Meet Jordi Ferrer Orri who uses microscopes to help fight climate change

Tell us about your research.

In my research, I use a very special family of microscopes called electron microscopes (SEMs, TEMs) which use electrons to see, instead of light. This allows us to see deep down into the nanoscale and understand materials in more detail. 

In particular, I study a new family of materials called hybrid perovskites, which are excellent candidates for the next generation solar cells and LEDs. They are cheap, easy to fabricate, and can absorb light very efficiently. Moreover, as they are made with an interplay between soft (organic) materials and hard (inorganic) materials, they enable printing of solar cells. Although these materials are unique and exciting, they are complex to understand and somewhat unstable.

Using electron microscopes, I aim at shedding light on the way these materials work in the nanoscale. Until now, we have looked at the nanoscale of these materials as static “frozen” systems. However, when we excite them with light or current, these materials are dynamic and changing. In my research, I develop new “in situ” techniques, so methods to look at the changes as they happen inside the microscope, to better understand these new solar cells under a plethora of stimuli.

This will enable us to understand and fabricate more efficient stable devices, aiding in the transition to renewable energy from solar panels.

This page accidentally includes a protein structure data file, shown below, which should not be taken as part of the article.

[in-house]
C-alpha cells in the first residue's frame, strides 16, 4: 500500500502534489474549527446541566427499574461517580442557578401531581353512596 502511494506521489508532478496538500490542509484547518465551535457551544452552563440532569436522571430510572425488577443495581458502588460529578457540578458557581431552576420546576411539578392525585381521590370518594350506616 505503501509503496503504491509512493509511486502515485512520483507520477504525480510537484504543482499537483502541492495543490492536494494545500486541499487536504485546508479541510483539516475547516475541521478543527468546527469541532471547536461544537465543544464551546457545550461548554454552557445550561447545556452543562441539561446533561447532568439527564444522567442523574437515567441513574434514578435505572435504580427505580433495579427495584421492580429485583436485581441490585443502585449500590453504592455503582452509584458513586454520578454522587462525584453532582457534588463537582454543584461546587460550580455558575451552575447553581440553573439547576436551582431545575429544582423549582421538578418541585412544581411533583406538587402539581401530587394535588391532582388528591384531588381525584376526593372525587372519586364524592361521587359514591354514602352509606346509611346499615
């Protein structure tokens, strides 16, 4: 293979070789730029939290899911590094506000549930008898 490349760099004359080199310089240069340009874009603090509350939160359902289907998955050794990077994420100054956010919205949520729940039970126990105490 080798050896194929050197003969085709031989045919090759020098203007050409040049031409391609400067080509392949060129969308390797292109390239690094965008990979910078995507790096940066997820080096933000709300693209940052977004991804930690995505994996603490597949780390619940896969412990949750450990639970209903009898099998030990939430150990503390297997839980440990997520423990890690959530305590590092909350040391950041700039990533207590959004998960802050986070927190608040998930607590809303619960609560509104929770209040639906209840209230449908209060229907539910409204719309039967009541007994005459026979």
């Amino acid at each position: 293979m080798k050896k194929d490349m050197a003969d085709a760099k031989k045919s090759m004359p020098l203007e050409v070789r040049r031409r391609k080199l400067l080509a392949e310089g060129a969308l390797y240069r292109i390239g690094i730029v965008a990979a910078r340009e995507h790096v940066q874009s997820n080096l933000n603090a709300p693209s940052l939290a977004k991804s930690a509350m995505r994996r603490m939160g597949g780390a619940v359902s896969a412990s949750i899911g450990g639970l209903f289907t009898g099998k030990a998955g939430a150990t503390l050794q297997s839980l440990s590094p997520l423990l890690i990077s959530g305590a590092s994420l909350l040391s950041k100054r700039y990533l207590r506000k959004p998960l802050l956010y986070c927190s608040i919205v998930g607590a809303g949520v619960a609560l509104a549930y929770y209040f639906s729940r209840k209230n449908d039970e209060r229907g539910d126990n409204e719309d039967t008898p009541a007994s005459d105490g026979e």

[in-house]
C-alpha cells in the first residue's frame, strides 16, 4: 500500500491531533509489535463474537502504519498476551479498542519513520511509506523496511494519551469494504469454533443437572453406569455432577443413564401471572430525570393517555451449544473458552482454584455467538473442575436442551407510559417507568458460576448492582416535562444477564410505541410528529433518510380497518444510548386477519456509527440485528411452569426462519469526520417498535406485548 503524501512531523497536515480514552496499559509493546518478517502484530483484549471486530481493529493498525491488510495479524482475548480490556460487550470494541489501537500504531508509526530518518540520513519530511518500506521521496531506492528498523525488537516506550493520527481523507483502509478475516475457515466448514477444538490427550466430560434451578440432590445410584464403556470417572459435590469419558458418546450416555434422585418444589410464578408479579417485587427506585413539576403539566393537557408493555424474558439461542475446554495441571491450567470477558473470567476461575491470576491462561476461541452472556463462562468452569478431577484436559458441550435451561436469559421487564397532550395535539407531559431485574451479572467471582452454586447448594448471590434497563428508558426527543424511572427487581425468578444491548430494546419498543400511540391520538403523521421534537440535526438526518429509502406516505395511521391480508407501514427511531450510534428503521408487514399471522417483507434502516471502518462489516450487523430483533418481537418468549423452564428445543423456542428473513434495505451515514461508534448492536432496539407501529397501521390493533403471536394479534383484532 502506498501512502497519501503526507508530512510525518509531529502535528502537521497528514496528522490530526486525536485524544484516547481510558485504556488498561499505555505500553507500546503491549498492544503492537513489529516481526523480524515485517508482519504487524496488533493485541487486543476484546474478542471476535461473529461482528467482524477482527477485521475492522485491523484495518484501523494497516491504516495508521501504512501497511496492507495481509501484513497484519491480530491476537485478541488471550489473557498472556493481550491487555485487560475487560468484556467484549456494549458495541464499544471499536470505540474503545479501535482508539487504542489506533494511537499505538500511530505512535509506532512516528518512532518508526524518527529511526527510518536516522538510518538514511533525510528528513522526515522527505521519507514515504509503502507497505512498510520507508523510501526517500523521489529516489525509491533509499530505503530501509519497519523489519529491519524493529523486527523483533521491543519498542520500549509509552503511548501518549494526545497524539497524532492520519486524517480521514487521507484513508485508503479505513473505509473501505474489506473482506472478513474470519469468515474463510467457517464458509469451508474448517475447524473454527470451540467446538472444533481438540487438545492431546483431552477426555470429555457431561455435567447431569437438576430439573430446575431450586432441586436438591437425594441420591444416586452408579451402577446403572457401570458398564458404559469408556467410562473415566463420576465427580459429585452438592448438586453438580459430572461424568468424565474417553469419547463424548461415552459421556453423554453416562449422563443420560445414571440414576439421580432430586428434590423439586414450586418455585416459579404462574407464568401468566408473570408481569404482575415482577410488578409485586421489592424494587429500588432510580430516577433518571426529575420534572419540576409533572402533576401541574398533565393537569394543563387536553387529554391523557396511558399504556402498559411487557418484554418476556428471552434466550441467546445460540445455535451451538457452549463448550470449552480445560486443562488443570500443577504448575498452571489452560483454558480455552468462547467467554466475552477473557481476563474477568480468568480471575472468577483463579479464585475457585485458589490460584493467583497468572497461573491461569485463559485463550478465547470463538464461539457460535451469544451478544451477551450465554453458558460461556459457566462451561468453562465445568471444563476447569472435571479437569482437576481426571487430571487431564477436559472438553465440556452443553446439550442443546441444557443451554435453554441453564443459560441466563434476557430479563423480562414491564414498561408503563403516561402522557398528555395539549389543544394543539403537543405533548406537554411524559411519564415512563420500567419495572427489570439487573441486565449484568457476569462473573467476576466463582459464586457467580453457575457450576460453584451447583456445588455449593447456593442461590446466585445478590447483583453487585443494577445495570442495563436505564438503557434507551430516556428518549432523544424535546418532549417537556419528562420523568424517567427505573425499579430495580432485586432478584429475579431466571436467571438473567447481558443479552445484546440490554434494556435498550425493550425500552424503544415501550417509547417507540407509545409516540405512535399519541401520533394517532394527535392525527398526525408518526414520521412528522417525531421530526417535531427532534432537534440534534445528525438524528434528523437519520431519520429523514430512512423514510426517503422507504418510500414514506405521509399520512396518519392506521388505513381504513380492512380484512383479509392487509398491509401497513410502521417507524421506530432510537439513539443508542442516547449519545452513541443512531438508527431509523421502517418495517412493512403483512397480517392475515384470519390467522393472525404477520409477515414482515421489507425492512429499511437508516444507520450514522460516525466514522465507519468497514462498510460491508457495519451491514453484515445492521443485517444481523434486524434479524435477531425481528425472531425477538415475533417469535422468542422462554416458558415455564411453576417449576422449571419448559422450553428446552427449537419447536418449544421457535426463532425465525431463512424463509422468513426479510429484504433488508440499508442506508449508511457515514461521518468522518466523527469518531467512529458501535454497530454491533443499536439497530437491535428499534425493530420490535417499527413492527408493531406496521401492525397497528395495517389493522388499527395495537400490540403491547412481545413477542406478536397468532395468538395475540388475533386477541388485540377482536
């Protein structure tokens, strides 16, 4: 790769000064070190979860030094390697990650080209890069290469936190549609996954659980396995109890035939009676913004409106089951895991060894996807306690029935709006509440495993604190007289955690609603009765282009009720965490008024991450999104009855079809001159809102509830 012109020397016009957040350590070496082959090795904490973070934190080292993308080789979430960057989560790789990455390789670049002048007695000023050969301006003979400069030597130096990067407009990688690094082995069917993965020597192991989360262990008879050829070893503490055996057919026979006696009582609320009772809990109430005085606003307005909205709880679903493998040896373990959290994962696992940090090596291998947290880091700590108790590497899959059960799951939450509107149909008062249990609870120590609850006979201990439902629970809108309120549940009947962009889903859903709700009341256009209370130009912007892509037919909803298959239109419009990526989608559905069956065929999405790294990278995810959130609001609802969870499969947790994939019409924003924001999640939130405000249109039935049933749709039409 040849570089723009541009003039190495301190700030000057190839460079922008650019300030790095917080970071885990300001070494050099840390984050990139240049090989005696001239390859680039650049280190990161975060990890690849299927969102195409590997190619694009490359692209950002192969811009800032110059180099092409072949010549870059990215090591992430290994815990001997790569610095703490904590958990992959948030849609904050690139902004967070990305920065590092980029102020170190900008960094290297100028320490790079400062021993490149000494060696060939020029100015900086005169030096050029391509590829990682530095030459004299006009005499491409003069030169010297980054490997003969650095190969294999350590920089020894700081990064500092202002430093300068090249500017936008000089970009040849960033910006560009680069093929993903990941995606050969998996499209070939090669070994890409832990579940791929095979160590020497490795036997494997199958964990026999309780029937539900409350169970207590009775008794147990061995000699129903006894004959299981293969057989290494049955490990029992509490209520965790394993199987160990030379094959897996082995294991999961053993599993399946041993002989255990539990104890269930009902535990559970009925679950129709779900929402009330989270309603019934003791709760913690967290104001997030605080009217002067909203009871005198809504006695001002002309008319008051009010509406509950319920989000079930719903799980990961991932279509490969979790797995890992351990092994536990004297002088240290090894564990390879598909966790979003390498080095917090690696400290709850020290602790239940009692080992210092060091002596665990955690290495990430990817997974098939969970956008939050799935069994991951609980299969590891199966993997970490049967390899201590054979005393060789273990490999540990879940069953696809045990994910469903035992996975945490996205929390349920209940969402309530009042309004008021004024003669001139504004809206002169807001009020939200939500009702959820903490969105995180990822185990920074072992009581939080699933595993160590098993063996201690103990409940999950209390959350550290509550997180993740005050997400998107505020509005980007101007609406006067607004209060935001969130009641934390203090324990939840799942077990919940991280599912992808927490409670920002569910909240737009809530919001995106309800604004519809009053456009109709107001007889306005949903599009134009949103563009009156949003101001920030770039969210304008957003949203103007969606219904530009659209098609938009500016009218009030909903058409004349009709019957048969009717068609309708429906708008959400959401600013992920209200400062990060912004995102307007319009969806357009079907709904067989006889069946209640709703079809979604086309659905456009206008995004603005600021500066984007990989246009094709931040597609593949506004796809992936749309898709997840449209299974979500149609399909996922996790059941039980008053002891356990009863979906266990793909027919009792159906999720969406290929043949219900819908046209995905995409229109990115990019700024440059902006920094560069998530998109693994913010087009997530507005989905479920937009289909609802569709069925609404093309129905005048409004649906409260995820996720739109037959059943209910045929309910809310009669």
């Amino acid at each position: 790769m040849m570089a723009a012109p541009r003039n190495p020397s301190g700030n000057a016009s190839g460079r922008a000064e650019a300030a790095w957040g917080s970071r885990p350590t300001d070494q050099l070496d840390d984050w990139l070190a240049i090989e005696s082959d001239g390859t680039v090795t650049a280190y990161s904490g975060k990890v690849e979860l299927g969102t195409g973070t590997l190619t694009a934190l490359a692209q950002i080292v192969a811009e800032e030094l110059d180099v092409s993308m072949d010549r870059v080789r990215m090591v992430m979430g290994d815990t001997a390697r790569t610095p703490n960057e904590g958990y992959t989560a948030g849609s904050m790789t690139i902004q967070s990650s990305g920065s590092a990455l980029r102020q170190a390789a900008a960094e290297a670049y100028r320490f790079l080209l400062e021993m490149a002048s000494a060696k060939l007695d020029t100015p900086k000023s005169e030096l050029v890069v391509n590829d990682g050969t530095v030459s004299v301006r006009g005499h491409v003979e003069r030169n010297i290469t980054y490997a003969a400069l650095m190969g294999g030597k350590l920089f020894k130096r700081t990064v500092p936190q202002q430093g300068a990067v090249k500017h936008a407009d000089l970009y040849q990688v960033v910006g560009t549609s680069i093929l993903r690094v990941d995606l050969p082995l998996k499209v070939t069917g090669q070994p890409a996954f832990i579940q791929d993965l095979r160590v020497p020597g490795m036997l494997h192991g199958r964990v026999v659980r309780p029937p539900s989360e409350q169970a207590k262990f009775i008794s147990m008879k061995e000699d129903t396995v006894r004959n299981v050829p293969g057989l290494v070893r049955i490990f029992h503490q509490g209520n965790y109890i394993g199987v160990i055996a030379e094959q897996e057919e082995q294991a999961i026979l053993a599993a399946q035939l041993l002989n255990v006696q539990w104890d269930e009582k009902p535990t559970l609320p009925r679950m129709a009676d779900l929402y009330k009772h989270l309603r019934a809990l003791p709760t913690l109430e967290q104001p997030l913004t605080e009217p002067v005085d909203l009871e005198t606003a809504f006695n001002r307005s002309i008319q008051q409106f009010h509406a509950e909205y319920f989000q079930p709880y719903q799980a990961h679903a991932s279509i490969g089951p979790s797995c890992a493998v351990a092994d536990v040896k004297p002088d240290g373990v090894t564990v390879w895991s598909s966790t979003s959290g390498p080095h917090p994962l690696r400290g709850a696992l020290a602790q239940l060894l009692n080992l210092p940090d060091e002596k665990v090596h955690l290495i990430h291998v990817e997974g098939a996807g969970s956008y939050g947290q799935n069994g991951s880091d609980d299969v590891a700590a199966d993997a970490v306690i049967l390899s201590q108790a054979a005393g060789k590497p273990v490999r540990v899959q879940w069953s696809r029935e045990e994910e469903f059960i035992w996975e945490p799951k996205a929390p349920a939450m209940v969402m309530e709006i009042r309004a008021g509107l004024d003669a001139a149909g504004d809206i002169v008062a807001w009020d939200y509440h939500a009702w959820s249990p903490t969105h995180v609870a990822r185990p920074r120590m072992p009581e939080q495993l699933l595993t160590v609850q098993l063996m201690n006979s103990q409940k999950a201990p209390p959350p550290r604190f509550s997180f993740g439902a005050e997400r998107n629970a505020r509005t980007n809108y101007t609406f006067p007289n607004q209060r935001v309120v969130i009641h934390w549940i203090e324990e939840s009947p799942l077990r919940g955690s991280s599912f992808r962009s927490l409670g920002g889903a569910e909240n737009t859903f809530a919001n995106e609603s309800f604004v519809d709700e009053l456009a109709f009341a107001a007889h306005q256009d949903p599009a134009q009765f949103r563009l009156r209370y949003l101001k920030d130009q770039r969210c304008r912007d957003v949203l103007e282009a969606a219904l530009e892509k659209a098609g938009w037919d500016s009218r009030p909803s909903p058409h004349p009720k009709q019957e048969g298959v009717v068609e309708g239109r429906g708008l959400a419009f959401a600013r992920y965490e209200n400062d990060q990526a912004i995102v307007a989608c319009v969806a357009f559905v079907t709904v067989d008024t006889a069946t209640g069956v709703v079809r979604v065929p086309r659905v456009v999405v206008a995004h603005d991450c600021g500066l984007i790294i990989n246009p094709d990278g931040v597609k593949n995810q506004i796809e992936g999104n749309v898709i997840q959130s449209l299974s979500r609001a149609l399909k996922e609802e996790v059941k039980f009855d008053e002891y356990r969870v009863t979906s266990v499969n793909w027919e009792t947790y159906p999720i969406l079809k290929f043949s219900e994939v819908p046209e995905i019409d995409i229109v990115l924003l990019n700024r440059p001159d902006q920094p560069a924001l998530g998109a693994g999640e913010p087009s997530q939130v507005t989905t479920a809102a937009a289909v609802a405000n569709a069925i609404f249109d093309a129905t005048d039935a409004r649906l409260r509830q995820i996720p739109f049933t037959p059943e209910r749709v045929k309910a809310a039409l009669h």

See and hear all about Jordi’s research in this video by Alexander Sneyd.

What’s the best thing about Trinity Hall?

It’s small family-like community. Since Trinity Hall is a small college, everyone almost knows everyone. I love that anytime I go to college for food, study or social, I am sure I will find some of my friends there, with whom I can have a lovely conversation and help each other out. Every time I go to college, I feel home.​

What’s the best thing about studying at Cambridge?

The work and life balance. After an excellent academically demanding workday, you find yourself in the evenings joining a sports, art or science society or going to a formal dinner or social event. That’s what makes you grow from both career and ​personal ways.

How and why did you go into your area of study/ research?

I wanted to combine Physics and Chemistry, as I believe technological innovation nowadays happens at the boundaries between disciplines, using a strongly interdisciplinary approach. I found that in Cambridge, in the Nanotechnology Doctoral Training Centre (NanoDTC), I could combine many scientific disciplines into one project! When I applied from my house in Barcelona, I was not sure if I had any chances of getting though the admissions process, yet I applied and got in!

Tell us something amazing you’ve done (either in academia or outside of it)?

I love to do sport before or after a day of work. In my first years of PhD, I joined the Trinity Hall Boat Club which was a lot of fun and challenging. We managed to go from getting disqualified in our first race for “being a danger to ourselves” all the way to winning the most competitive rowing races of the year (the Bumps) and being awarded “blades”. Nowadays, I play handball with the University team, in which we managed to beat Oxford in the most recent “varsity” match in the very last second of the game!

Finally, I love to disconnect from my research by developing my artistic side: I joined more than two years ago the Science Improvisation group in which we do improvised theatre.

Connect with Trinity Hall